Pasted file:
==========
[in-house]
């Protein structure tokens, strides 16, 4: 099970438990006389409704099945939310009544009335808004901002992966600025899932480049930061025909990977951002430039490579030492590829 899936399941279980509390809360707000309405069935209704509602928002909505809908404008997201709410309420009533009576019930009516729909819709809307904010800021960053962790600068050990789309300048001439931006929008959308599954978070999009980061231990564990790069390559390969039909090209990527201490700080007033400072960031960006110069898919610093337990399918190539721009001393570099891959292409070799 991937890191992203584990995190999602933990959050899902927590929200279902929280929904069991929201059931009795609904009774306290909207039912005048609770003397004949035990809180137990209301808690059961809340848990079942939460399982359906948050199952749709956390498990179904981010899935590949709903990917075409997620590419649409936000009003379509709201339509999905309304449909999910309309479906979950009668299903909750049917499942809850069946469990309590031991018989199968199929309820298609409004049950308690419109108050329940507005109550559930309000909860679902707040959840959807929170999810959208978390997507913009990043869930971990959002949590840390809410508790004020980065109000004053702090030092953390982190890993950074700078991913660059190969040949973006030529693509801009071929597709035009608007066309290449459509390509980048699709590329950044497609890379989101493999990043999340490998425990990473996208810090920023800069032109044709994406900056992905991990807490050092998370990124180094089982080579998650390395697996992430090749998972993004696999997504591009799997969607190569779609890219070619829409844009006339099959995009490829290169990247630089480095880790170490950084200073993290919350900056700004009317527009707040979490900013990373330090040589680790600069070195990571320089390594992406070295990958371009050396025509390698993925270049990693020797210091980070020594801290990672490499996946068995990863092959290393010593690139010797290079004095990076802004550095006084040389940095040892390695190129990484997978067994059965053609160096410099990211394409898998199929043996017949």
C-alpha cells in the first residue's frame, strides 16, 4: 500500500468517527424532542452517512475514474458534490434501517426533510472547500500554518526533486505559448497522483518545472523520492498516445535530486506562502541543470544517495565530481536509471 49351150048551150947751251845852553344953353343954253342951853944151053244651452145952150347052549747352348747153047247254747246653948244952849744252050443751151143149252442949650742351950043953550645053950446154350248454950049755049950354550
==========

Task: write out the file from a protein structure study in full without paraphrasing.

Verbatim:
[in-house]
């Protein structure tokens, strides 16, 4: 099970438990006389409704099945939310009544009335808004901002992966600025899932480049930061025909990977951002430039490579030492590829 899936399941279980509390809360707000309405069935209704509602928002909505809908404008997201709410309420009533009576019930009516729909819709809307904010800021960053962790600068050990789309300048001439931006929008959308599954978070999009980061231990564990790069390559390969039909090209990527201490700080007033400072960031960006110069898919610093337990399918190539721009001393570099891959292409070799 991937890191992203584990995190999602933990959050899902927590929200279902929280929904069991929201059931009795609904009774306290909207039912005048609770003397004949035990809180137990209301808690059961809340848990079942939460399982359906948050199952749709956390498990179904981010899935590949709903990917075409997620590419649409936000009003379509709201339509999905309304449909999910309309479906979950009668299903909750049917499942809850069946469990309590031991018989199968199929309820298609409004049950308690419109108050329940507005109550559930309000909860679902707040959840959807929170999810959208978390997507913009990043869930971990959002949590840390809410508790004020980065109000004053702090030092953390982190890993950074700078991913660059190969040949973006030529693509801009071929597709035009608007066309290449459509390509980048699709590329950044497609890379989101493999990043999340490998425990990473996208810090920023800069032109044709994406900056992905991990807490050092998370990124180094089982080579998650390395697996992430090749998972993004696999997504591009799997969607190569779609890219070619829409844009006339099959995009490829290169990247630089480095880790170490950084200073993290919350900056700004009317527009707040979490900013990373330090040589680790600069070195990571320089390594992406070295990958371009050396025509390698993925270049990693020797210091980070020594801290990672490499996946068995990863092959290393010593690139010797290079004095990076802004550095006084040389940095040892390695190129990484997978067994059965053609160096410099990211394409898998199929043996017949």
C-alpha cells in the first residue's frame, strides 16, 4: 500500500468517527424532542452517512475514474458534490434501517426533510472547500500554518526533486505559448497522483518545472523520492498516445535530486506562502541543470544517495565530481536509471 49351150048551150947751251845852553344953353343954253342951853944151053244651452145952150347052549747352348747153047247254747246653948244952849744252050443751151143149252442949650742351950043953550645053950446154350248454950049755049950354550